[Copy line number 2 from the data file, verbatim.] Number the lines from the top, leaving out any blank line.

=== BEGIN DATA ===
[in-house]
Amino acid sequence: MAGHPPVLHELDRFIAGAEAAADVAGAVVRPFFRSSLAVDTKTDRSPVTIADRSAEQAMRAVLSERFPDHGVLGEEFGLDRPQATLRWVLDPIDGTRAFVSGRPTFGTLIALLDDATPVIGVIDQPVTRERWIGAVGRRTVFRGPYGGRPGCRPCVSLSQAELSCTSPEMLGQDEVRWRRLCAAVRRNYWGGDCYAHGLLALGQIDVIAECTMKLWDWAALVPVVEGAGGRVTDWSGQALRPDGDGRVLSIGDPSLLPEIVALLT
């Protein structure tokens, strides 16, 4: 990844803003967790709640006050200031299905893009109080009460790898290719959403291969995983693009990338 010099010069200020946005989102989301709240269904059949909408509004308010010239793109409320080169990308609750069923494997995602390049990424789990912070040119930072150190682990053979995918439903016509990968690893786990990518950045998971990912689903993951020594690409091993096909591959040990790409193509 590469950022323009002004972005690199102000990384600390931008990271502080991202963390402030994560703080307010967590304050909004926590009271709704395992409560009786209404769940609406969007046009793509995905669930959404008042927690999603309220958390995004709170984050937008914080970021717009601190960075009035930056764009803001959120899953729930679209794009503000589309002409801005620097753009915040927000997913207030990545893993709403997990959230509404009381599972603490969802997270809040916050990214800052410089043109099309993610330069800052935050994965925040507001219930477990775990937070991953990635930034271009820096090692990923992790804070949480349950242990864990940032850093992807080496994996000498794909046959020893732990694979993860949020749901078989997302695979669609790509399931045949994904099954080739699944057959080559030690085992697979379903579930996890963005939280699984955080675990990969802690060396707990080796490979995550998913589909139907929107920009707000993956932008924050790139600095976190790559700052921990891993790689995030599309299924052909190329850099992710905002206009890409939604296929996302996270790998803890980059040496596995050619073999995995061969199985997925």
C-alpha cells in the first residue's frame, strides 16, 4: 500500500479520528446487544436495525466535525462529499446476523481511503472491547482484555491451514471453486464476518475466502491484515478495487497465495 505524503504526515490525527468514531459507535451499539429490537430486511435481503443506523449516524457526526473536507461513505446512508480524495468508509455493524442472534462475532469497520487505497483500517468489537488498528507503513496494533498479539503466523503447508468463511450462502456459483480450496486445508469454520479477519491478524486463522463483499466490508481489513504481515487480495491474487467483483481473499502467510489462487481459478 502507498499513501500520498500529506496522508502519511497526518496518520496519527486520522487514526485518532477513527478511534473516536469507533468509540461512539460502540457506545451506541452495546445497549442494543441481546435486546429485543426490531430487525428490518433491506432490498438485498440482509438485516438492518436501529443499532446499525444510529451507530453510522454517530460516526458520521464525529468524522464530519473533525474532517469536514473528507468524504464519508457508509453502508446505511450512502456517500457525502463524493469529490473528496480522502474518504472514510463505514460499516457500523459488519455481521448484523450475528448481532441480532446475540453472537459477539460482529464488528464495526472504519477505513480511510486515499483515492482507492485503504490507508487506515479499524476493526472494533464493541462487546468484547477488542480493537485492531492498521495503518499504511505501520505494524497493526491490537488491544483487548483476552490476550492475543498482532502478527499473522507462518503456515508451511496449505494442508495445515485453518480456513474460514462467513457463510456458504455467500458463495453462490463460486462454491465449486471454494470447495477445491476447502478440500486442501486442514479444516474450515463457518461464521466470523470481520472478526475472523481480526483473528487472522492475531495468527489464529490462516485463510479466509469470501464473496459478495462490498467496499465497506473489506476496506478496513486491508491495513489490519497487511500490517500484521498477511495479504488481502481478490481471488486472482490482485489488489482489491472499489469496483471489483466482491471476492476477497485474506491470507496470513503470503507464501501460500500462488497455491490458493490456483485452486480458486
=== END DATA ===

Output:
Amino acid sequence: MAGHPPVLHELDRFIAGAEAAADVAGAVVRPFFRSSLAVDTKTDRSPVTIADRSAEQAMRAVLSERFPDHGVLGEEFGLDRPQATLRWVLDPIDGTRAFVSGRPTFGTLIALLDDATPVIGVIDQPVTRERWIGAVGRRTVFRGPYGGRPGCRPCVSLSQAELSCTSPEMLGQDEVRWRRLCAAVRRNYWGGDCYAHGLLALGQIDVIAECTMKLWDWAALVPVVEGAGGRVTDWSGQALRPDGDGRVLSIGDPSLLPEIVALLT